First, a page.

Round 2 is tonight. 

Thursday, April 17, 2014

And we're off.

Who am I?  That’s not so easily answered.  Like most folks, I have all kinds of facets to who I am and things I like to do.  For the purposes of this blog, I am “Mal the modeler.”   I’ve been building models since I was young, as it was the best way to exercise my creativity at the time.  I’ve always been enamored of “accuratizing” “accurizing?” “making more accurate” model kits, and that expanded into kit-bashing models that existed in my mind’s eye.   I’ve done militaria, cars, and planes, but sci-fi has always been my first love/passion.   Star Trek, Space1999, Star Wars, Galactica, anything that had cool looking hardware; the more realistic the better.   Incorporated into this now is Battletech,  Warhammer and Warhammer 40k.  The grimdark future sure has some fun modeling potential.

These days there are all kinds of options available for making new and interesting things, but I still prefer the razor knife, glue and greenstuff. 

I started this blog so I had a place to both document my “on the bench” things and also nudge myself along to keep building; without filling up the faceyspacey world.  Let’s face it, faceyspacey is a big town square-like space, and I really don’t need to put these creative things out there.  This is my little space of thinking, planning, designing and..well.. playing.   Because for me, engineering, designing and building really is playing. 

I have a few new and different things I want to try.  One of which is custom sculpting and casting.   I keep looking at things that folks have done, and keep wanting to try.  I need to quit wanting and start doing.   I have a few ideas on what:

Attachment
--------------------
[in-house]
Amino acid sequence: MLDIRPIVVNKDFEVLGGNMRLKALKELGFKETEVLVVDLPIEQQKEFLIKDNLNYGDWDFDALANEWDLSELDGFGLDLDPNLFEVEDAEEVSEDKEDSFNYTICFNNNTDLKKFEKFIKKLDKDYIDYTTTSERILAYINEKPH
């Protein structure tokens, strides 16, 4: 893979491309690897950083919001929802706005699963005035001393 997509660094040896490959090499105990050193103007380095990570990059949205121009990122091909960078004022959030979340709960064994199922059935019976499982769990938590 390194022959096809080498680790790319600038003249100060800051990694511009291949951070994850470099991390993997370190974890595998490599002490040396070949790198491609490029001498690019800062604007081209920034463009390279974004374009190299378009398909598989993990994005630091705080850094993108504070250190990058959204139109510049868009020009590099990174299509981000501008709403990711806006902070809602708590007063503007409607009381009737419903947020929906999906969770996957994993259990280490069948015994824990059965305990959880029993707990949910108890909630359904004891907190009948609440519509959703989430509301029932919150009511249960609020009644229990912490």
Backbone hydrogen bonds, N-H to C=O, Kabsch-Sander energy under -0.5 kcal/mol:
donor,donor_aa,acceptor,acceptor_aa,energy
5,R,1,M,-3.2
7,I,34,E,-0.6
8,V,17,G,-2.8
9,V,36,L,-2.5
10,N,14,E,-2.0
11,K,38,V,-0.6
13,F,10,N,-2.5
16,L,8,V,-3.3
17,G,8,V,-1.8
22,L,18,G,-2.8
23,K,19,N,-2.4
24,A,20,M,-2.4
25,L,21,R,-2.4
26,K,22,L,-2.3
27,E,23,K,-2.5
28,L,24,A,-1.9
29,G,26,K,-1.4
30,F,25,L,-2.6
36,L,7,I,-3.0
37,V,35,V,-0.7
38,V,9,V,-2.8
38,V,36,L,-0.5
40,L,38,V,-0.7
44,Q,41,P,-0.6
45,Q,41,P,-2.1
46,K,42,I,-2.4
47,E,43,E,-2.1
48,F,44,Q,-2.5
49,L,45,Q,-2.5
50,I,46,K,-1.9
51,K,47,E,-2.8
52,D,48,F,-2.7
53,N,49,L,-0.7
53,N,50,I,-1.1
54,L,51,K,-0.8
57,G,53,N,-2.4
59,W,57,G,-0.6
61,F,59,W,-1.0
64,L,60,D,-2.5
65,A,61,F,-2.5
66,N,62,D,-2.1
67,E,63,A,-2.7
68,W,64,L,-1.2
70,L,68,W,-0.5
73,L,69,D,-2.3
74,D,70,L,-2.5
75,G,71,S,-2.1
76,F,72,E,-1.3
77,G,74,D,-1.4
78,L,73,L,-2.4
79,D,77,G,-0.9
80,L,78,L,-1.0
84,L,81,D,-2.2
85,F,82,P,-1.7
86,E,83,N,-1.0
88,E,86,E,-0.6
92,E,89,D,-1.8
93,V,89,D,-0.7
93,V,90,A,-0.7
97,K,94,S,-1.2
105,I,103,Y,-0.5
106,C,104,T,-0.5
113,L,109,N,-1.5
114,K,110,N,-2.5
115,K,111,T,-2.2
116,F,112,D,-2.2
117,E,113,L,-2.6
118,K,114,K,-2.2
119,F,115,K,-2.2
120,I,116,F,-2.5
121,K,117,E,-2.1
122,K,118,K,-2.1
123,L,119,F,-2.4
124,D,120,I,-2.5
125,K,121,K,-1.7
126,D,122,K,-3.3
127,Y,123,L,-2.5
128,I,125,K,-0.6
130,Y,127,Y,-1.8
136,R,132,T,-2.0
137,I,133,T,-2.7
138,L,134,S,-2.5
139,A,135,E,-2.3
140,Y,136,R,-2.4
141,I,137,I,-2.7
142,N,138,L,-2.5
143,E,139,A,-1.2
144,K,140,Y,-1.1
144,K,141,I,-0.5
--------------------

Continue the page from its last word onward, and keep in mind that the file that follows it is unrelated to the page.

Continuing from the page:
1)      28mm Atlas.   The MechWarrior’s super-ride.  100 tons of walking badassness.   I have a Timberwolf Mk II on the way, and this would go great as a companion piece. 
2)      28mm Jenner.  This is a personal favorite.  Yeah, it’s a light ‘mech, but it’s the one I prefer to drive in MWO.   4ML’s, 2 SSRM packs and 152+ kph of pure annoyance.
3)      28mm Warhammer.   The great unseen-one.   I think the reason for liking this one goes without saying.
4)      28mm 40K Inquisitorial Warhound.  I love Titans.  Can’t play with them often, but have always liked the look of the 40K “Battlemechs.”

Yeah, doing them all at 28mm, which is roughly 1/60. (1/58, I think).   It’s a nice scale and it goes well with the 40K hardware.   It’s not a common one, so the really cool “kits” of the standard-interest stuff are out of scale, but that’s fine.  It’s nice to do something different.  
I’ve also got a Timberwolf, Mk II on the way.   At the very least, there’ll be a cockpit.  I’ll have to see  how the kit goes together to decide how much more I may want to do to it.   It’s one of the few Clanner ‘Mechs that cut a silhouette that I like.  Impressive, imposing, menacing.  Like the Warhammer. 

So.. here begins the blog.  Off I go.  Let’s see where I end up.